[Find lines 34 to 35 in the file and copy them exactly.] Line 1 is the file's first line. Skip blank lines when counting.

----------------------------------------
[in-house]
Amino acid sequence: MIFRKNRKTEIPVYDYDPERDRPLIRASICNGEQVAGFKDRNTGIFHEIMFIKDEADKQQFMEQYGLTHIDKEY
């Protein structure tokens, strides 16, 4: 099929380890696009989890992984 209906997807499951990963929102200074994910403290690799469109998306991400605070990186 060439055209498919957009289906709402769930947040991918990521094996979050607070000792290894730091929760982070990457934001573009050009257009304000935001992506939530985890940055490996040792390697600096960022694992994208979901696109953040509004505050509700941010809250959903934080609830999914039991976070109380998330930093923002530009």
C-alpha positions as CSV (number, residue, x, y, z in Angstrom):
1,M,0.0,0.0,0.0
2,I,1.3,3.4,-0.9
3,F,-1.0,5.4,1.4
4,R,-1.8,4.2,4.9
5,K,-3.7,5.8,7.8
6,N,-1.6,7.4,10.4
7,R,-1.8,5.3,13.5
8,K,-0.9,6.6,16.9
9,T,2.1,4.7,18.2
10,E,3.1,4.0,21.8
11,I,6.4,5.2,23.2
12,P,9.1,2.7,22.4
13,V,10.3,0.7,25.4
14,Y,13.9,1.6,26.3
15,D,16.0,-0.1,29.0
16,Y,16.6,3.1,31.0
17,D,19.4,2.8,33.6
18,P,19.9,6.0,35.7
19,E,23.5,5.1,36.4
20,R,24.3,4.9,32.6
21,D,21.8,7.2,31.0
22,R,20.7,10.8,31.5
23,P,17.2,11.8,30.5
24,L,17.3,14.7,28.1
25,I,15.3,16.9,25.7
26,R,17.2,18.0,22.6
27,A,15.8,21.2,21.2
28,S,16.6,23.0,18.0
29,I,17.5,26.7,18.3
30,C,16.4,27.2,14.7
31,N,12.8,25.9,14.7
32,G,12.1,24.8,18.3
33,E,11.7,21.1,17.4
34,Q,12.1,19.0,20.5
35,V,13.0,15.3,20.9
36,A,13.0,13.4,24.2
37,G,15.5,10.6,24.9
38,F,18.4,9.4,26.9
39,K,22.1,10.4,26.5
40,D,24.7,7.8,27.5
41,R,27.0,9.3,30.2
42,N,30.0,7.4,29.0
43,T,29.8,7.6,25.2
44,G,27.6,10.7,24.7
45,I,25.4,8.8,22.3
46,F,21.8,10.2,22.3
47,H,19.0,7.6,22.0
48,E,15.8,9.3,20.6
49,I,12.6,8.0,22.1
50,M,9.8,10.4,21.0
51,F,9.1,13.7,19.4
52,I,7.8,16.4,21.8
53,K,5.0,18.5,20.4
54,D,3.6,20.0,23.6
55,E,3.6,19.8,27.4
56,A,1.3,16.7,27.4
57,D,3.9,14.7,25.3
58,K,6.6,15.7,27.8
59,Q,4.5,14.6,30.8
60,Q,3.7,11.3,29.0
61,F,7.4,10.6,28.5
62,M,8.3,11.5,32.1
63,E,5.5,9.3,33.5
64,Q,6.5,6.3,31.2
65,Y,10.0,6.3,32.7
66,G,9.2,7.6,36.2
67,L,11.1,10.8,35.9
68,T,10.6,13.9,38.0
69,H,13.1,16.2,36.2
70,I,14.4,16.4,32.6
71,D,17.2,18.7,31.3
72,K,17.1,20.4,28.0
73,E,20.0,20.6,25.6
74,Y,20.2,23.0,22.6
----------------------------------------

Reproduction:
30,C,16.4,27.2,14.7
31,N,12.8,25.9,14.7